Raymond Reddington

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Re: Relatives who just don't get it
« Reply #4711 on: July 22, 2018, 12:02:45 PM »
But, but, wait, how???

The math does not compute.


Lanthiriel

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Re: Relatives who just don't get it
« Reply #4712 on: July 22, 2018, 12:04:14 PM »
I need somewhere to vent and my husband and sisters are sick of hearing about it...

My mom is 54. She divorced my dad (a 30+ year federal employee) almost 10 years ago. While they were married, she was largely a SAHM but for maybe the last 10 years of their marriage, she worked a part-time job at an elementary school. After the divorce, she bought a house she couldn't afford that was 40 minutes from her job. Over the years, she lost child support for each of my sisters as they left for college, and alimony dropped off around when the last one left. She tried foster parenting to supplement her income, but it was "too hard." The last year she lived in the HCOL west coast suburb I grew up in, she was making $18/hr working 7 hour days during the 180-day school year. I recently found out that during that year my grandparents paid $10k to fix her roof, bought her a vacuum cleaner, and paid for her heat that winter because she "couldn't afford it" despite her telling me about all the times she went out with her friends to the casino.

She decided to move to rural North Carolina to be near my sister. She figured that because Indeed has dozens of low skill positions posted, she'd just walk right into a job. She sols her house and spent $40k on a truck and trailer because she wanted to camp across the US. This took three weeks and now she drives a large AWD truck everywhere and the trailer hasn't moved except between storage facilities since she arrived.

She got a shitty part-time job and put all of her money except $25k into buying a small house with about a $40k mortgage. The house needs a new roof that she still has not paid for and my sister is pretty sure that that $25k emergency fund is almost gone. She finally got a shitty full-time job that she hates after she realized that she can't work in the NC school system unless she has an AA (which you think she'd have looked into before moving). She is looking into finishing her AA FINALLY but is contemplating doing a certificate program even though she has 20 years of experience working in elementary schools and that's what she loves doing. I finally lost it on her and told her that she's been trying to take the easy way out for 10 years and she finally just needs to buck up and do what needs to be done even if it's "hard" and "takes longer." She is just about to head back to the west coast for two weeks of unpaid vacation because "she deserves it."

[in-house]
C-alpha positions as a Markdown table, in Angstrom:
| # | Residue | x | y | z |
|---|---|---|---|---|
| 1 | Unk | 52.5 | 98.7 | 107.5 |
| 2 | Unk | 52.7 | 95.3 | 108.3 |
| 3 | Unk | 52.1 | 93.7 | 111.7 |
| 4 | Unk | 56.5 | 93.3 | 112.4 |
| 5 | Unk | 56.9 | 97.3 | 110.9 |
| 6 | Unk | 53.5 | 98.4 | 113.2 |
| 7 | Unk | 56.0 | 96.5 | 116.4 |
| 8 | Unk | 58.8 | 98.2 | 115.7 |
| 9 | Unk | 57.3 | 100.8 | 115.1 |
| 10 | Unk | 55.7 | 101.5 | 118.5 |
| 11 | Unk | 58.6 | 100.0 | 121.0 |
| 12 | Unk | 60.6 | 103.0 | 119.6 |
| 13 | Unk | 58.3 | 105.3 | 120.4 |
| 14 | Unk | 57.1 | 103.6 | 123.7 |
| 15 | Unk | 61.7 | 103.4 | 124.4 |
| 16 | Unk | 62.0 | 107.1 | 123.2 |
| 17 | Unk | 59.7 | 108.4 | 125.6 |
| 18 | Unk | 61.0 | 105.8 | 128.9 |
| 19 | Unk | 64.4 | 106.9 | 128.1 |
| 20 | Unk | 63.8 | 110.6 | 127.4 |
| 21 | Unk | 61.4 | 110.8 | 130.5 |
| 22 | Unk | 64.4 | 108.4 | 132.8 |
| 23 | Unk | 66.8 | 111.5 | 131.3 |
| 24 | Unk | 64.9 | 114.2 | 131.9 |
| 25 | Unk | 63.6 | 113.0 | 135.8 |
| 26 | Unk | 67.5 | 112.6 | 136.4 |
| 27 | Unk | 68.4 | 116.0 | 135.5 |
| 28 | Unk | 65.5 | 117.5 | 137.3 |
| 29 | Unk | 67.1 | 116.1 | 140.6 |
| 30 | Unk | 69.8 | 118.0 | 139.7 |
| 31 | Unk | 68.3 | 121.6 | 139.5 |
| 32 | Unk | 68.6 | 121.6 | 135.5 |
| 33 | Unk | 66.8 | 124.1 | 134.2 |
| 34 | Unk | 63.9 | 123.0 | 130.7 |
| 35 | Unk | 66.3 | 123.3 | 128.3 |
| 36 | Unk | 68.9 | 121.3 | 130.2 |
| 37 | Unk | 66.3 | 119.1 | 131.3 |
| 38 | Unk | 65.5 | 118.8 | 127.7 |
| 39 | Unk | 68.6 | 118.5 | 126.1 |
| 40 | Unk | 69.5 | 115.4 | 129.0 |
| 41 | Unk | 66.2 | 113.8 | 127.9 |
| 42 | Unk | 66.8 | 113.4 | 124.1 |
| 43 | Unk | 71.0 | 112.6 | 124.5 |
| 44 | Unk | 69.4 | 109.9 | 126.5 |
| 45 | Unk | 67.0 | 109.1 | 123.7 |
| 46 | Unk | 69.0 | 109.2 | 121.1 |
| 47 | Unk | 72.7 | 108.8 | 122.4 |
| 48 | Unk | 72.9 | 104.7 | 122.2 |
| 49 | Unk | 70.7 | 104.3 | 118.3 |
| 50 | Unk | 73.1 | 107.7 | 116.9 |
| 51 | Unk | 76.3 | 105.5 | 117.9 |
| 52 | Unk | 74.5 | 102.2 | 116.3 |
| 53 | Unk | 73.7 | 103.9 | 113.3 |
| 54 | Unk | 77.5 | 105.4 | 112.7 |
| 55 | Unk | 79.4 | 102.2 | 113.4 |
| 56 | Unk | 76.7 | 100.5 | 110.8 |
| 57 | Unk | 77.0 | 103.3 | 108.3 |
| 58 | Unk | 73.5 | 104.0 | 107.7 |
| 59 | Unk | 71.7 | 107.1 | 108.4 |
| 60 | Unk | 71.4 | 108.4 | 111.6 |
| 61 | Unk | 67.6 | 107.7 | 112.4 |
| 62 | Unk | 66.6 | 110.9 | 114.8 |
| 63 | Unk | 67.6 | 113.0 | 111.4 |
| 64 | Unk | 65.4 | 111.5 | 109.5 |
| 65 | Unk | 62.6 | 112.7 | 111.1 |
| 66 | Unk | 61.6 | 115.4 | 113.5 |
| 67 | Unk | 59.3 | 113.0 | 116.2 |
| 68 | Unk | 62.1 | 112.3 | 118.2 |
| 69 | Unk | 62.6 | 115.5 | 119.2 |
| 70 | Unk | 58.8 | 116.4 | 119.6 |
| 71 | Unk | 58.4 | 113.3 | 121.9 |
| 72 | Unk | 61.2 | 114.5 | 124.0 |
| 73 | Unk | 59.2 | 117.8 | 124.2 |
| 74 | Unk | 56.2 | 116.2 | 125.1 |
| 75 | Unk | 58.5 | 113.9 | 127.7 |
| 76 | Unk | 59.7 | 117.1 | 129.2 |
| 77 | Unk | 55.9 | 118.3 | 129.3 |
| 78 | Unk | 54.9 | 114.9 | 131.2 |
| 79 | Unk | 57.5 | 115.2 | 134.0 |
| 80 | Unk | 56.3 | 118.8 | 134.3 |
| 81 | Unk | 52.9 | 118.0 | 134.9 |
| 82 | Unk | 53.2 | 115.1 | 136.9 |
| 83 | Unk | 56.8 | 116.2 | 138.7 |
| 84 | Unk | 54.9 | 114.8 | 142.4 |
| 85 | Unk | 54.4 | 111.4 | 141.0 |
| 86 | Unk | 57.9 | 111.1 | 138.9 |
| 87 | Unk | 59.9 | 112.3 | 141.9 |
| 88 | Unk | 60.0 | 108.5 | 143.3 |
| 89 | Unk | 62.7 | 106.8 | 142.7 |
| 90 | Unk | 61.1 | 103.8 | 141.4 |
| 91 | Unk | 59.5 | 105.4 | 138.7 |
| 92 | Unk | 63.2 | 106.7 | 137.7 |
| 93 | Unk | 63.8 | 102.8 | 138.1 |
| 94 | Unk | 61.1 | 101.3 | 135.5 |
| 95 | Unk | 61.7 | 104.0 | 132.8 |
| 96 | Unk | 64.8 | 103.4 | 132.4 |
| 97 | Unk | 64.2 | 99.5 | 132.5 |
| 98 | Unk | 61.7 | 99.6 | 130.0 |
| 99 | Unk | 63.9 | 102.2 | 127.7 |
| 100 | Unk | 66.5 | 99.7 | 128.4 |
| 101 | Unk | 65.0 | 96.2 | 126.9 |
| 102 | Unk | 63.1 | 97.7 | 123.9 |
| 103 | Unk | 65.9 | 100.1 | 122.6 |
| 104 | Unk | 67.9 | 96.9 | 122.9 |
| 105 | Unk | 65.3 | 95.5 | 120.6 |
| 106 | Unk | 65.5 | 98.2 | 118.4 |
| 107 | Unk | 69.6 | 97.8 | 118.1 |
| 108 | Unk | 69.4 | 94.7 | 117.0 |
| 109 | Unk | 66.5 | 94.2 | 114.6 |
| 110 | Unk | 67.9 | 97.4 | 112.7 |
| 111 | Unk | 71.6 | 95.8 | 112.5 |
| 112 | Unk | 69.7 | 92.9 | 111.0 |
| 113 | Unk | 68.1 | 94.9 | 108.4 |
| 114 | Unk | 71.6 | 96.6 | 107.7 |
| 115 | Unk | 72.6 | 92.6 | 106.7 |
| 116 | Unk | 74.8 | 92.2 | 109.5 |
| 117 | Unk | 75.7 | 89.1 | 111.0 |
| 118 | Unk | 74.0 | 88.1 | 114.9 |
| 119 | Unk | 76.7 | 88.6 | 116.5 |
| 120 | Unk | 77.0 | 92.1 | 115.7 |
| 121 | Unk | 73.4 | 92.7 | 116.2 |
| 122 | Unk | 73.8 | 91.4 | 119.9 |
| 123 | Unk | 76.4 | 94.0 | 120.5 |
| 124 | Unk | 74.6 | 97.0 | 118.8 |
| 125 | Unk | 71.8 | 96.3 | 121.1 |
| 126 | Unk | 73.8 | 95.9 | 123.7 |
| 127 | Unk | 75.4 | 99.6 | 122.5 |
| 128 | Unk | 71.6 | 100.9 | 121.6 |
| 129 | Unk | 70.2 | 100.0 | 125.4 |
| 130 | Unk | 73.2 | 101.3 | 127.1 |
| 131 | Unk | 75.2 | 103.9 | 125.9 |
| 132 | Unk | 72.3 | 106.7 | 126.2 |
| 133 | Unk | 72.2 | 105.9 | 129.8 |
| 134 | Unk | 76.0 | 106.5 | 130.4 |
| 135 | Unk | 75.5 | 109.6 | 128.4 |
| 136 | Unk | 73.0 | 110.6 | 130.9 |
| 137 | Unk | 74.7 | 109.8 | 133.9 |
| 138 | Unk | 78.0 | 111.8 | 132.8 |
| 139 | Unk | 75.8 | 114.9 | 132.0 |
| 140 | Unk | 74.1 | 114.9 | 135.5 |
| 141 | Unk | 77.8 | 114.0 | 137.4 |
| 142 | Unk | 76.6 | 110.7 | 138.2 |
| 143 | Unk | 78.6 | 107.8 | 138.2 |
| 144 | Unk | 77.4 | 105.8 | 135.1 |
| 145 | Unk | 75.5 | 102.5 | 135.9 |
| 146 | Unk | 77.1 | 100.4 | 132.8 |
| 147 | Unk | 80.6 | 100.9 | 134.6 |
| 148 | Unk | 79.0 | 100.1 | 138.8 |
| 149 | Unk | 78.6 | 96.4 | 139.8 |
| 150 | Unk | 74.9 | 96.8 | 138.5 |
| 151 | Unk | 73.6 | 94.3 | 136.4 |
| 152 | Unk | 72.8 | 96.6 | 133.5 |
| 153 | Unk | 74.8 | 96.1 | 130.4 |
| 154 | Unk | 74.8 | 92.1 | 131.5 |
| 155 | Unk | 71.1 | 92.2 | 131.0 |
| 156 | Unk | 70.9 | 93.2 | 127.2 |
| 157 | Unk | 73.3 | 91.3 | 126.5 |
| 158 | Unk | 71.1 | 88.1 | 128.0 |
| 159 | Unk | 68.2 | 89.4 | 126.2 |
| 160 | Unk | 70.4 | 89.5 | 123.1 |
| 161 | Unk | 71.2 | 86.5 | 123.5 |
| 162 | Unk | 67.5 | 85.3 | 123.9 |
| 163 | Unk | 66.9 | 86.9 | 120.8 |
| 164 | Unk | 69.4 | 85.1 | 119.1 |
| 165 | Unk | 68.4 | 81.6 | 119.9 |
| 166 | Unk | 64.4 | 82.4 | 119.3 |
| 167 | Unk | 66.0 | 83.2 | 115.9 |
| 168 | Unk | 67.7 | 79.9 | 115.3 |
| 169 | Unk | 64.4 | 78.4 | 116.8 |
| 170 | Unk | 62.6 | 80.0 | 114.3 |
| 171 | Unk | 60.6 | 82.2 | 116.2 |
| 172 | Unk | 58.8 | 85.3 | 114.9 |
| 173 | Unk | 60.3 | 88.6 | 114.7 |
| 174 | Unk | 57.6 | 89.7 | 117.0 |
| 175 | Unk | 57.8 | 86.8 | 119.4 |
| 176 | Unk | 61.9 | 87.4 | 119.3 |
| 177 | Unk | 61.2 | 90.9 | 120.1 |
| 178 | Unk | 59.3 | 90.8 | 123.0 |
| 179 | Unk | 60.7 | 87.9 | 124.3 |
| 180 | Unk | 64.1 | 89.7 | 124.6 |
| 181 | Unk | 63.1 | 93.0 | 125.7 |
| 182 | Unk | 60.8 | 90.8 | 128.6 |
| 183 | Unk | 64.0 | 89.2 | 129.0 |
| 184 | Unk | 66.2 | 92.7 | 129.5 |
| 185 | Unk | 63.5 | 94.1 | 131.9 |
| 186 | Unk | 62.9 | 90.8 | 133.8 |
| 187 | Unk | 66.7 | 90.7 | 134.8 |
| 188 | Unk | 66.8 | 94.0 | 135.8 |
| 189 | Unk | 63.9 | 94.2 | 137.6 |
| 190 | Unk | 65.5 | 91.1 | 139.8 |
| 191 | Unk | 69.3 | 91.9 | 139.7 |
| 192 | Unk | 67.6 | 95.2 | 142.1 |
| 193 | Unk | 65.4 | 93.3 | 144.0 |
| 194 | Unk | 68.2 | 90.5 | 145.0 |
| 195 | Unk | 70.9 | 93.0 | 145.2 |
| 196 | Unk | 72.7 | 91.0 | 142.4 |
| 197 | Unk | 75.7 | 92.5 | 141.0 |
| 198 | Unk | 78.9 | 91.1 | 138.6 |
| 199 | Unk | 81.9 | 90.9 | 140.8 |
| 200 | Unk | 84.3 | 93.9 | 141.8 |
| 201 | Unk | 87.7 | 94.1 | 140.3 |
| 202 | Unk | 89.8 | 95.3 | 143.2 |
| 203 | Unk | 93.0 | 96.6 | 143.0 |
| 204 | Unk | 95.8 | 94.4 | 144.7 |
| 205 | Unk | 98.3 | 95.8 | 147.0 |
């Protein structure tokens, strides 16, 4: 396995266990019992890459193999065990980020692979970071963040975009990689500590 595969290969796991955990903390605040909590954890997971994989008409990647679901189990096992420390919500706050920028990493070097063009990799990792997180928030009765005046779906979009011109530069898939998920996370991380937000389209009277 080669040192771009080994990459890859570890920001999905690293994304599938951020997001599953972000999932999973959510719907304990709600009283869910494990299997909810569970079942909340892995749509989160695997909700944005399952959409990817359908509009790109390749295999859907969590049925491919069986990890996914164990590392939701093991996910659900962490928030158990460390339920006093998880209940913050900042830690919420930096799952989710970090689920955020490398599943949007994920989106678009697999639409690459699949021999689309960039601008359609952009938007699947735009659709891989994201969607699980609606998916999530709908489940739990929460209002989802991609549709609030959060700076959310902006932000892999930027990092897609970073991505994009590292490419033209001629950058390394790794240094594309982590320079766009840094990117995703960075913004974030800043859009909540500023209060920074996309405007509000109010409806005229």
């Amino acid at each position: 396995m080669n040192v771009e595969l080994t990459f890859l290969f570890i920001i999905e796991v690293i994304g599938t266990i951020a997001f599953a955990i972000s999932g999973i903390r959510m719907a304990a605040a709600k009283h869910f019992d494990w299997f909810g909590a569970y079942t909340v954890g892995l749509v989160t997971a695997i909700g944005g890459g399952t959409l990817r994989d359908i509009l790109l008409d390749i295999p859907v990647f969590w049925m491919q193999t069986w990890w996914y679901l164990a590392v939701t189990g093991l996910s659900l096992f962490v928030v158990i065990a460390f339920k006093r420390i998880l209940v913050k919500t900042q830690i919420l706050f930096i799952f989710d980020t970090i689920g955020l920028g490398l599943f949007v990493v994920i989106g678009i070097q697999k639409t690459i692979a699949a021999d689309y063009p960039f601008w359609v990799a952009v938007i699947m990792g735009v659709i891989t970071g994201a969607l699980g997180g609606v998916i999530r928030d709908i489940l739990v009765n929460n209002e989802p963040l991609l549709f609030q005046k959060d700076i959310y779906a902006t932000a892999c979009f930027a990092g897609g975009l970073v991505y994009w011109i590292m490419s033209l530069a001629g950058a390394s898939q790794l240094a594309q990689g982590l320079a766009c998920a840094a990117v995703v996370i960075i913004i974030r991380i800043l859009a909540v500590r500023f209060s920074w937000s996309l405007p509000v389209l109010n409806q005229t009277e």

She is constantly talking about the things she buys--purses, furniture, lawn ornaments, things for my sister's in laws, Christmas presents. She makes $11/hr and has expensive benefits. She drove 80 miles/day round-trip in her big truck. As far as I know she has maybe $100k in retirement. She also I think has a small pension from her old school district job that will show up at some point. I don't know whether she's eligible for Social Security or not. I know my dad doesn't pay into it because of his federal job, but I'm not sure if her school job was also exempt. I know she's eligible for some of my dad's pension when he retires. She refuses to look into all of this for reasons that are beyond me, so she has NO IDEA what her retirement income will look like or when she might start receiving it. Every time I think I get a little bit of accurate information, she says something else that makes me think she's lying to me.

Her current level of spending is unsustainable and I don't know what I'm going to do when the first request for money comes in. My husband is vehemently against giving her money and I understand why. My dad tried to pay for her to get a teaching degree. Her dad did too. But she has always had a million reasons why she can't implement a long-term plan to make her life better. It's just been a series of band-aids that are clearly on the path to resulting in her being completely broke. I don't see why we should be responsible for maintaining her lifestyle when she won't put in the effort. Plus she's YOUNG. She could live another 40 years, and it's not fair to me that I will have to work more years because she didn't want to work them. This summer is literally the first summer she's worked IN HER ENTIRE LIFE.